Looking for Transwonderland: Travels in Nigeria

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Noo Saro-Wiwa was brought up in England, but every summer she was dragged back to visit her father in Nigeria — a country she viewed as an annoying parallel universe where she had to relinquish all her creature comforts and sense of individuality. After her father, activist Ken Saro-Wiwa, was killed there, she didn’t return for several years. Recently, she decided to come to terms with the country her father given his life for.

Saro-Wiwa travels from the exuberant chaos of ...

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Looking for Transwonderland: Travels in Nigeria

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Noo Saro-Wiwa was brought up in England, but every summer she was dragged back to visit her father in Nigeria — a country she viewed as an annoying parallel universe where she had to relinquish all her creature comforts and sense of individuality. After her father, activist Ken Saro-Wiwa, was killed there, she didn’t return for several years. Recently, she decided to come to terms with the country her father given his life for.

Saro-Wiwa travels from the exuberant chaos of Lagos to the calm beauty of the eastern mountains; from the eccentricity of a Nigerian dog show to the decrepit kitsch of the Transwonderland Amusement Park. She explores Nigerian Christianity, delves into the country’s history of slavery, examines the corrupting effect of oil, and ponders the huge success of Nollywood.

She finds the country as exasperating as ever, and frequently despairs at the corruption and inefficiency she encounters. But she also discovers that it si far more beautiful and varied than she had ever imagined, with its captivating thick tropical rainforest and ancient palaces and monuments. Most engagingly of all, she introduces us to the many people she meets, and gives us hilarious insights into the African character, its passion, wit and ingenuity.

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Editorial Reviews

The New York Times Book Review
…the remarkable chronicle of a journey home from exile.
—Joshua Hammer
From the Publisher

Praise for Looking for Transwonderland

"The remarkable chronicle of a journey home from exile." —The New York Times Book Review

"The daughter of slain Nigerian activist Ken Saro-Wiwa revisits her homeland as an adult in this absorbing tour of that complex African country…As she tours the country and gets to know people from its many ethnic groups, she gains a better understanding of and appreciation for Nigeria. Saro-Wiwa is a sharp and insightful guide, giving readers an intimate look at the varied regions that comprise this fascinating country." —Booklist (Starred)

"The author allows her love-hate relationship with Nigeria to flavor this thoughtful travel journal, lending it irony, wit and frankness."—Kirkus

Library Journal
Experience the chaos of Nigeria through the eyes of Saro-Wiwa, the daughter of the famed activist Ken Saro-Wiwa, who was executed by the Nigerian government. Saro-Wiwa grew up in England, though she returned every summer to Nigeria, a place she loathed because it took her away from her comfortable lifestyle. As an adult, Saro-Wiwa found herself wondering about her homeland, the country for which her father gave his life, and decided to return. Enlivened by charismatic characters, bus ride infomercials, abandoned amusement parks, corruption, and gorgeous rain forests, Saro-Wiwa's memoir is as much a tale of frustration as it is a journey of discovery. VERDICT This engaging, fast-paced jaunt through more than a dozen regions of Nigeria is full of adventure and honesty. Saro-Wiwa writes beautifully of her homeland and family, opening this world up for outsiders. Recommended for those who love experiencing new countries in the pages of a book, fans of memoir, and anyone interested in contemporary Nigeria.—Katie Lawrence, Chicago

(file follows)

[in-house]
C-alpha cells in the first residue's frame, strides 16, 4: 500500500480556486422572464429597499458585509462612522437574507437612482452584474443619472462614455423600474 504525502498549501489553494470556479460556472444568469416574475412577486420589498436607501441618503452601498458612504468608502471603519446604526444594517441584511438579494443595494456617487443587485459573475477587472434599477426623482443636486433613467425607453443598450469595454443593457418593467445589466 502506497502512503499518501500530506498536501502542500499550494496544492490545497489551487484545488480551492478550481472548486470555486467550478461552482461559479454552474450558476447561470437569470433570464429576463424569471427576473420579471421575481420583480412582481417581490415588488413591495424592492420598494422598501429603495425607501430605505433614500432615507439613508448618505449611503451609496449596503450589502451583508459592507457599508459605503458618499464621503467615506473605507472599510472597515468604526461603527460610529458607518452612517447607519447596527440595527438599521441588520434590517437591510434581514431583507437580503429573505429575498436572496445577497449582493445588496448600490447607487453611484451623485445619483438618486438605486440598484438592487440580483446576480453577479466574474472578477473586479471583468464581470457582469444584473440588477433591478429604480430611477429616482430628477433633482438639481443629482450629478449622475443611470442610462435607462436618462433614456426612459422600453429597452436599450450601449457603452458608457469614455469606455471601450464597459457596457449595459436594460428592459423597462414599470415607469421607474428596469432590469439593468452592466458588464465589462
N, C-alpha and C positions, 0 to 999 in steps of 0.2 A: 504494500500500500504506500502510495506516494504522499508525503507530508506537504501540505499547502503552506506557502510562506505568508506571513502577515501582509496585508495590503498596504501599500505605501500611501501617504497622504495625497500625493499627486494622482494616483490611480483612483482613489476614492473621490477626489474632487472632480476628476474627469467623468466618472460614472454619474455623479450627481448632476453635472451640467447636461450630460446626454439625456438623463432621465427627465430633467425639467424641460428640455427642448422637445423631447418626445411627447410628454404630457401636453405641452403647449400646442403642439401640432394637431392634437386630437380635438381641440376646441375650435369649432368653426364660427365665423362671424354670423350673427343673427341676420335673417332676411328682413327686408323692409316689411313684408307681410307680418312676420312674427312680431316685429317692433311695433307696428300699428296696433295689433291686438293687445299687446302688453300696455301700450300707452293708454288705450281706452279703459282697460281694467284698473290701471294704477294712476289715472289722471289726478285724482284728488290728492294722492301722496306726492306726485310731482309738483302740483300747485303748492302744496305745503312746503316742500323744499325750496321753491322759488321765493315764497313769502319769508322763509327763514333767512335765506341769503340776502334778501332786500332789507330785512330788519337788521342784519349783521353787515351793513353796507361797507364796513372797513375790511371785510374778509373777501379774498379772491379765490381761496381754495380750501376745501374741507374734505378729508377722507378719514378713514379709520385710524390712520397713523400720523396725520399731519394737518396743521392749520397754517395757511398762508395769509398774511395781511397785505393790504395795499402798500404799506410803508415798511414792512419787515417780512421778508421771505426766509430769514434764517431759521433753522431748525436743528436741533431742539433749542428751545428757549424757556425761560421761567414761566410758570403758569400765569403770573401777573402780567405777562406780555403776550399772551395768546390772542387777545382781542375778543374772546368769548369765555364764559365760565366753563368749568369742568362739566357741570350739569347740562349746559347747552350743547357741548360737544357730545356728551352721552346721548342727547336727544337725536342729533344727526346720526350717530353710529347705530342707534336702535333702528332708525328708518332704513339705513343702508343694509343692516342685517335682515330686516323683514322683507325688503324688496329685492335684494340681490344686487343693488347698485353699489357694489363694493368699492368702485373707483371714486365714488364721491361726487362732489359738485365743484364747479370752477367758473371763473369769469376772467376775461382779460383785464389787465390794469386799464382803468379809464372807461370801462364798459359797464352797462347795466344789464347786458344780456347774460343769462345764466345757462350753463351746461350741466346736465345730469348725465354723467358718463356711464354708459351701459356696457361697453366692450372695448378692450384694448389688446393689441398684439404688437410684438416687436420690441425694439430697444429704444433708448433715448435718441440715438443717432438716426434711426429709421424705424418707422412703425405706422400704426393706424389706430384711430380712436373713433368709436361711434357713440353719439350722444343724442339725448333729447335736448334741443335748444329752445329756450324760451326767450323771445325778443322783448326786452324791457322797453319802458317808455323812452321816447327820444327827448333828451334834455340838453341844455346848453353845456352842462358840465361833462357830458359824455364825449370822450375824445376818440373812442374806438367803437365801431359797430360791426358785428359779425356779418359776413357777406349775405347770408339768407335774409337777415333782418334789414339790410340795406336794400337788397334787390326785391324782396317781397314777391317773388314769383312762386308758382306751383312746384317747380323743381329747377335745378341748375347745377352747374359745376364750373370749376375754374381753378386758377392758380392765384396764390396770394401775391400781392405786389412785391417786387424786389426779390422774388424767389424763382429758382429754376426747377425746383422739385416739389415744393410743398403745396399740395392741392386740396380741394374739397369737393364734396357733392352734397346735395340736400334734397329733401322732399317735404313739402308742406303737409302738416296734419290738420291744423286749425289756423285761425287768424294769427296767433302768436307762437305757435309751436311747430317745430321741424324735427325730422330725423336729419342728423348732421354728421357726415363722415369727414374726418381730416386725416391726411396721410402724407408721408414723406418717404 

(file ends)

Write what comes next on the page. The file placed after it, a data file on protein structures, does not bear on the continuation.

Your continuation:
Kirkus Reviews
A Nigerian-born English journalist makes peace with the land that killed her father. Ken Saro-Wiwa was a Nigerian nonviolent political activist campaigning against government corruption and environmental degradation when he was falsely accused by the military regime and executed in 1995. His daughter Noo, a twin to her sister, Zina, born in 1976 and educated in England and the United States, maintained a mostly antagonistic relationship toward the land of her Ogoni parents, who sent the children on summer holidays back to the family compound where the heat, disorder, lack of running water and electricity consumed the author with dread. Now a young woman self-admittedly spoiled by the amenities of English life, the author allows her love-hate relationship with Nigeria to flavor this thoughtful travel journal, lending it irony, wit and frankness, yet also an undertone of bitterness. Starting in Lagos, staying at the home of her mother's friend, she was overwhelmed by the noise and tumult of the city, teeming with 300-odd ethnic groups that were miraculously not worn down by quotidian inconveniences such as five-hour commutes, poorly paid jobs ($2 at most per day) and a constant need for haggling and hustling to make ends meet. Indeed, a Pentecostal faith inspired many Nigerians, rendering them by one account the happiest people in the world. From Lagos, "feral and impenetrable," Saro-Wiwa trekked through Nigerian land and history, to the university town of Ibadan, the modern urban metropolis of Abuja, Kano and the Islamic northern recesses, national parks and nature preserves, civic-minded Calabar and formerly glorious Benin, before facing the "tense oil-city" and difficult childhood memories of Port Harcourt. A vigorous, scathing look at Nigeria then and now.